The all-virtual network in this illustrative embodiment comprises state and configuration information under the control of the server(s) 106. This information may include, by way of example, descriptions of the existing topology of the all-virtual network, including identifiers of network elements such as servers, routers, switches and gateways, along with details of the particular addressing schemes used.
It is generally expected that any hardware, software or other physical network infrastructure elements utilized in implementing a given all-virtual network can be multiplexed or otherwise shared among several such networks and many users and user terminals. The system 100 will thus preferably support multiple all-virtual networks at any given time, each of which may include one or more of the hub-based wireless communication elements 104.
The all-virtual network server(s) 106 could be operated by the wireless network service provider or by an unrelated entity. For example, multiple all-virtual network service providers may exist, each offering different network features and prices, but sharing a common wireless network infrastructure.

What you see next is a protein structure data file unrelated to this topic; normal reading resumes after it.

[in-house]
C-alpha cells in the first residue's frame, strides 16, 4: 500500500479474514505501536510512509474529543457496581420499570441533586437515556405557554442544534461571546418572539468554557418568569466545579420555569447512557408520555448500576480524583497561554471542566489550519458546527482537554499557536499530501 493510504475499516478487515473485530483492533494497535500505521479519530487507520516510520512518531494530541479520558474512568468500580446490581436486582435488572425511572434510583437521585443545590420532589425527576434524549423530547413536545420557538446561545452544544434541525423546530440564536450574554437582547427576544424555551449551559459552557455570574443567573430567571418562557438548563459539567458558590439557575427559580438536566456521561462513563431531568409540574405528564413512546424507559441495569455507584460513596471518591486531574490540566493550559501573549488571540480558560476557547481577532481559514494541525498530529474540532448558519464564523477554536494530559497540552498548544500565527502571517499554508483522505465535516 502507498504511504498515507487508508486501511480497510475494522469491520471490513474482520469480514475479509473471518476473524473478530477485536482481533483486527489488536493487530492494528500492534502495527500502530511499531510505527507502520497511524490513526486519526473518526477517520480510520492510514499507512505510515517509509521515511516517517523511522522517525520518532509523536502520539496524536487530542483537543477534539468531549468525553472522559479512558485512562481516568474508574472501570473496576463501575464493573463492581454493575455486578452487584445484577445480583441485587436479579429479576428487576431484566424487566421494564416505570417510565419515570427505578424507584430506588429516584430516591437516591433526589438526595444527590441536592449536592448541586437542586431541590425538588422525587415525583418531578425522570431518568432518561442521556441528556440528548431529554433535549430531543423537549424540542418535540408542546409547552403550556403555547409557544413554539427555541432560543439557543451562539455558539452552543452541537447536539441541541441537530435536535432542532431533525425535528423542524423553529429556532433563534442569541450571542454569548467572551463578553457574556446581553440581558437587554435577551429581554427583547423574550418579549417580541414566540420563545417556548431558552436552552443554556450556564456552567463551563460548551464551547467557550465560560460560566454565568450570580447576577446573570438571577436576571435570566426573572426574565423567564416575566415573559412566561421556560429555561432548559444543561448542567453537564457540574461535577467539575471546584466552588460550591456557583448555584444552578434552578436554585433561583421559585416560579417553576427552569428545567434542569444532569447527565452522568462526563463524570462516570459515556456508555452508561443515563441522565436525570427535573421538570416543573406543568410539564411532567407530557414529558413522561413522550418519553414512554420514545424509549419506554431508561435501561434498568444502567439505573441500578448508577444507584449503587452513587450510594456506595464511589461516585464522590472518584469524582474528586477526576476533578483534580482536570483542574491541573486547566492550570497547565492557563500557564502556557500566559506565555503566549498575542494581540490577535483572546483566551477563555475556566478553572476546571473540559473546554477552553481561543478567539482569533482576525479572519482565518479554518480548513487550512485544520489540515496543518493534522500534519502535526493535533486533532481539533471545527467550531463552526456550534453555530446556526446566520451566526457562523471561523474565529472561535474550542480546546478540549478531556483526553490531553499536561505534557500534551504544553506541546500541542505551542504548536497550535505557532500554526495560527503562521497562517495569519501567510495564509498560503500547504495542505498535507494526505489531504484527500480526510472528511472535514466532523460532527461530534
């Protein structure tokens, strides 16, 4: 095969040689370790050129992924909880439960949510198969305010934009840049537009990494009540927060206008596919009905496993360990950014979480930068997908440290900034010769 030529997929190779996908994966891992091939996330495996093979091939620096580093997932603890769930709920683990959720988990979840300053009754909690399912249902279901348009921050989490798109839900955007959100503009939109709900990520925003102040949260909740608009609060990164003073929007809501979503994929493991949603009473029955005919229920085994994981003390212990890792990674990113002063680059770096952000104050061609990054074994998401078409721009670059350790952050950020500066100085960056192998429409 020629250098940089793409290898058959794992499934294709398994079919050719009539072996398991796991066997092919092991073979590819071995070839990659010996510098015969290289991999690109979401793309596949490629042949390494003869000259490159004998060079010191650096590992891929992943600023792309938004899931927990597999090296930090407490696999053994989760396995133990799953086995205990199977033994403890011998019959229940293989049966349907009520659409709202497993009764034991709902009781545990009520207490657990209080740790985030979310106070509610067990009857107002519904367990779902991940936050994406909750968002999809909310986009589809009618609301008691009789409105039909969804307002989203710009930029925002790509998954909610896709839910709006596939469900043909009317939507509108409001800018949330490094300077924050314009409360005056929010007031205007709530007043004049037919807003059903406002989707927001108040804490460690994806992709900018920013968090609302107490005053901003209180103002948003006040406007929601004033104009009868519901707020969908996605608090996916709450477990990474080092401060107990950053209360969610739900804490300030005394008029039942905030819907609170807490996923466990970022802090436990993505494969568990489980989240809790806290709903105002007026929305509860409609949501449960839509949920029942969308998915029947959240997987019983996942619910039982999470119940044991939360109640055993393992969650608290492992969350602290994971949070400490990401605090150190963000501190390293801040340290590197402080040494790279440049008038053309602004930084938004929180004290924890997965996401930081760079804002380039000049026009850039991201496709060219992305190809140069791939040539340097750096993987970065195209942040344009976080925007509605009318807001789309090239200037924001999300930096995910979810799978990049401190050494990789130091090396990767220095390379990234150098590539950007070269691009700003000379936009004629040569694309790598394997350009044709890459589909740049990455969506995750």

After the all-virtual network is configured to include a given one of the hub-based wireless communication elements, the user processing devices associated with that element then act as if they were directly connected to a physical network, and have access to all the defined resources of that network. Any other communication elements already included within the all-virtual network at the time the given element joins the network will see that element, and its associated user processing devices, as joining the network.
The accessible network resources may be defined for a given hub-based wireless communication element as part of an initial setup or other configuration process for the all-virtual network, typically conducted when the corresponding user signs up for the all-virtual network service with a network service provider.